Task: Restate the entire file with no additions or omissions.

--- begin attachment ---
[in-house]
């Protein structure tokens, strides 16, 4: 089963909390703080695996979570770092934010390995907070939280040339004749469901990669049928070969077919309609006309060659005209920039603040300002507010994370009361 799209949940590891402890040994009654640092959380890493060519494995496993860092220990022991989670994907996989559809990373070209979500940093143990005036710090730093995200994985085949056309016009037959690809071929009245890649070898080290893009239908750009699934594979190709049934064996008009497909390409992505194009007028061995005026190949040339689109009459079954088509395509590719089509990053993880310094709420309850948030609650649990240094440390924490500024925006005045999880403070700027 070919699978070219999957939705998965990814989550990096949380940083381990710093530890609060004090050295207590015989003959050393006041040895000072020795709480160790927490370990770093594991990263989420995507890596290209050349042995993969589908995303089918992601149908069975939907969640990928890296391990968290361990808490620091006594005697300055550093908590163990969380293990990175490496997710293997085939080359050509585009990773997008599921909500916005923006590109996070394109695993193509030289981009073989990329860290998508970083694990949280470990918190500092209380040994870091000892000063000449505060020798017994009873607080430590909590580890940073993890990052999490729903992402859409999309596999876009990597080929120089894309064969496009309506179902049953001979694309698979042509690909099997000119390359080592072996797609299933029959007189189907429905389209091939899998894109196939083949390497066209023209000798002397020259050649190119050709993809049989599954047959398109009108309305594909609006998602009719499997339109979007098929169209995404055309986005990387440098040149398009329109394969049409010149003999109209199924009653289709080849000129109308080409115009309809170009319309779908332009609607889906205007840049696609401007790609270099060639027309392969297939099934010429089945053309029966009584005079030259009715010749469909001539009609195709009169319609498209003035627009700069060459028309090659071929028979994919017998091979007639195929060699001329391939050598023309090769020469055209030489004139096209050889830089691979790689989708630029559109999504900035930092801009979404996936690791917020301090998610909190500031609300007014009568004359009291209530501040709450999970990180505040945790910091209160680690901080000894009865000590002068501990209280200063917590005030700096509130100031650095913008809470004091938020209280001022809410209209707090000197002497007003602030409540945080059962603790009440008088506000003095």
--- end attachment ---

[in-house]
């Protein structure tokens, strides 16, 4: 089963909390703080695996979570770092934010390995907070939280040339004749469901990669049928070969077919309609006309060659005209920039603040300002507010994370009361 799209949940590891402890040994009654640092959380890493060519494995496993860092220990022991989670994907996989559809990373070209979500940093143990005036710090730093995200994985085949056309016009037959690809071929009245890649070898080290893009239908750009699934594979190709049934064996008009497909390409992505194009007028061995005026190949040339689109009459079954088509395509590719089509990053993880310094709420309850948030609650649990240094440390924490500024925006005045999880403070700027 070919699978070219999957939705998965990814989550990096949380940083381990710093530890609060004090050295207590015989003959050393006041040895000072020795709480160790927490370990770093594991990263989420995507890596290209050349042995993969589908995303089918992601149908069975939907969640990928890296391990968290361990808490620091006594005697300055550093908590163990969380293990990175490496997710293997085939080359050509585009990773997008599921909500916005923006590109996070394109695993193509030289981009073989990329860290998508970083694990949280470990918190500092209380040994870091000892000063000449505060020798017994009873607080430590909590580890940073993890990052999490729903992402859409999309596999876009990597080929120089894309064969496009309506179902049953001979694309698979042509690909099997000119390359080592072996797609299933029959007189189907429905389209091939899998894109196939083949390497066209023209000798002397020259050649190119050709993809049989599954047959398109009108309305594909609006998602009719499997339109979007098929169209995404055309986005990387440098040149398009329109394969049409010149003999109209199924009653289709080849000129109308080409115009309809170009319309779908332009609607889906205007840049696609401007790609270099060639027309392969297939099934010429089945053309029966009584005079030259009715010749469909001539009609195709009169319609498209003035627009700069060459028309090659071929028979994919017998091979007639195929060699001329391939050598023309090769020469055209030489004139096209050889830089691979790689989708630029559109999504900035930092801009979404996936690791917020301090998610909190500031609300007014009568004359009291209530501040709450999970990180505040945790910091209160680690901080000894009865000590002068501990209280200063917590005030700096509130100031650095913008809470004091938020209280001022809410209209707090000197002497007003602030409540945080059962603790009440008088506000003095």